Why the Euro is wrong for Europe
Source Jim Devine
Date 06/10/06/16:49

Why the Euro is wrong for Europe, and America
By Gerald Friedman, CPE Staff Economist
October 6, 2006

I STILL HAVE some old French Francs floating around my desk drawers,
but their only value these days is as souvenirs, an English word of
French origin meaning a "token of remembrance," a "momento," "of
sentimental value." Instead of national currencies like the Franc,
since January 2002 a new currency has circulated in 12 European
countries (Austria, Belgium, Finland, France, Germany, Greece,
Ireland, Italy, Luxembourg, The Netherlands, Portugal, and Spain).
(Three EU members, Denmark, Sweden, and the United Kingdom, remain
outside the Eurozone; the 10 new members admitted in May 2004 are all
scheduled to adopt the Euro in the next few years.)

Since the end of February 2002, the old national currencies have been
demonetized. But I am not alone in holding onto old Francs. Many of
my friends and neighbors in Paris this summer admitted holding onto
Francs, and people still give prices in Francs. I suspect that much
of the affection for the old currency reflects deep disappointment
with the Euro; and I fear that this is spreading into disenchantment
with the entire European project. There are many small problems with
the Euro: unattractive bills, a general shortage of small denomination
coins ('monnaie'), and a widespread perception that when prices were
converted from national currencies to the Euro the conversion rate was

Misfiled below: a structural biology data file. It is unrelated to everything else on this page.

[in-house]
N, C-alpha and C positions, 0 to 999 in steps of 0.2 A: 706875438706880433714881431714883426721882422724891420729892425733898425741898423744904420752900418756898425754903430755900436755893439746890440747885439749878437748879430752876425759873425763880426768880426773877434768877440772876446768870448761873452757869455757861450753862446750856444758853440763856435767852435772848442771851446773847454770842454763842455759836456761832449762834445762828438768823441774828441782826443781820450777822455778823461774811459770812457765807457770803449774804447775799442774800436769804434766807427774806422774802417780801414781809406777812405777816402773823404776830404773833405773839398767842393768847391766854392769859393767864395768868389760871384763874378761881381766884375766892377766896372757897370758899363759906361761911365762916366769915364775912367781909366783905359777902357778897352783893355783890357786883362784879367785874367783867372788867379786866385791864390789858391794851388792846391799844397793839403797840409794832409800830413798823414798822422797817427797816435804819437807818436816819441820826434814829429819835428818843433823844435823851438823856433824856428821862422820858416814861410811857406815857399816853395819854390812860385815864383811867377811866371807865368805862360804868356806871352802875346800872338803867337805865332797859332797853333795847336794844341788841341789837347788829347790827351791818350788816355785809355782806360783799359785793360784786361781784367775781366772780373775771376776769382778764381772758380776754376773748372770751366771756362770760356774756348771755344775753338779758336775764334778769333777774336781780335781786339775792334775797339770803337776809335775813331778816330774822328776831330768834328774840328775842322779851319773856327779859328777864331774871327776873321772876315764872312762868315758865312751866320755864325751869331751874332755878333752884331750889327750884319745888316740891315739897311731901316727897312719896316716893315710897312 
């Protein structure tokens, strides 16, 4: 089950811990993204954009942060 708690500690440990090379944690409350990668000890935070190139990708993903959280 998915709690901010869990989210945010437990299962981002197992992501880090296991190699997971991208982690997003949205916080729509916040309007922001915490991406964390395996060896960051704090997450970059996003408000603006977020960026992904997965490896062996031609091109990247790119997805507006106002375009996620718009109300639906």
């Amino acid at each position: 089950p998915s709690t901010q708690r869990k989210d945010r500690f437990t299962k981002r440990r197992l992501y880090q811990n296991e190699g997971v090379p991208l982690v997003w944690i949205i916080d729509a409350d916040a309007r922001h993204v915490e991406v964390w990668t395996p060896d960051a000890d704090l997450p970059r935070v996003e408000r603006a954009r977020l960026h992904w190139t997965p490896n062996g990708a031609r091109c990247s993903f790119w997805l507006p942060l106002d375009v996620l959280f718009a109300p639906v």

rounded up to give a boost to profit margins. But the real problem is
that the Euro was sold to Europeans under false pretenses. It was
presented to the European public as a painless way to raise
productivity, reduce unemployment and promote growth. But it has done
none of these; on the contrary monetary integration has come with slow
growth and persistently high unemployment. Today, it appears that the
Euro's promises were never serious; instead, from the beginning, the
Euro was a weapon in an ongoing attack on the European welfare state.

Proponents promised that replacing national currencies with the Euro
would raise productivity by reducing the costs of changing money and
allowing businesses to market their goods more efficiently in foreign
countries. No one should be surprised that these specious promises
have not been realized. Money changing remains a large business in
European tourist destinations, with stands changing dollars, yen, and
other currencies into Euros instead of into Francs. The
money-changing business is declining, but this is due more to the ATM
and the use of credit cards than to the Euro. As for the trouble
businesses have with multiple currencies, the invention of the pocket
calculator and computer spreadsheet, not to mention the nearly
universal use of the United States dollar, has virtually eliminated
the cost of calculating foreign exchange rates as a business

While the Euro has done little, or nothing, to raise productivity, it
has had great economic significance. By preventing countries from
balancing their international accounts through changing currency
values, the Euro forces all of Europe to adopt a uniform [macro-]
economic policy regardless of different national needs. Worse, the
rules and treaties behind the Euro give this uniform policy a strong
deflationary bias, tying the hands of European governments and
preventing labor and socialist administrations from taking effective
action against rising unemployment and stagnant real wages. With
different currencies, countries could maintain different growth rates
while devaluing their currency to balance any differences in national
inflation rates. But countries with a common currency are driven to a
uniform growth rate because faster growth and a higher rate of
inflation will lead to an exodus of business and jobs to a country's
slower growing trading partners.

Logically, uniformity could come with all countries growing faster and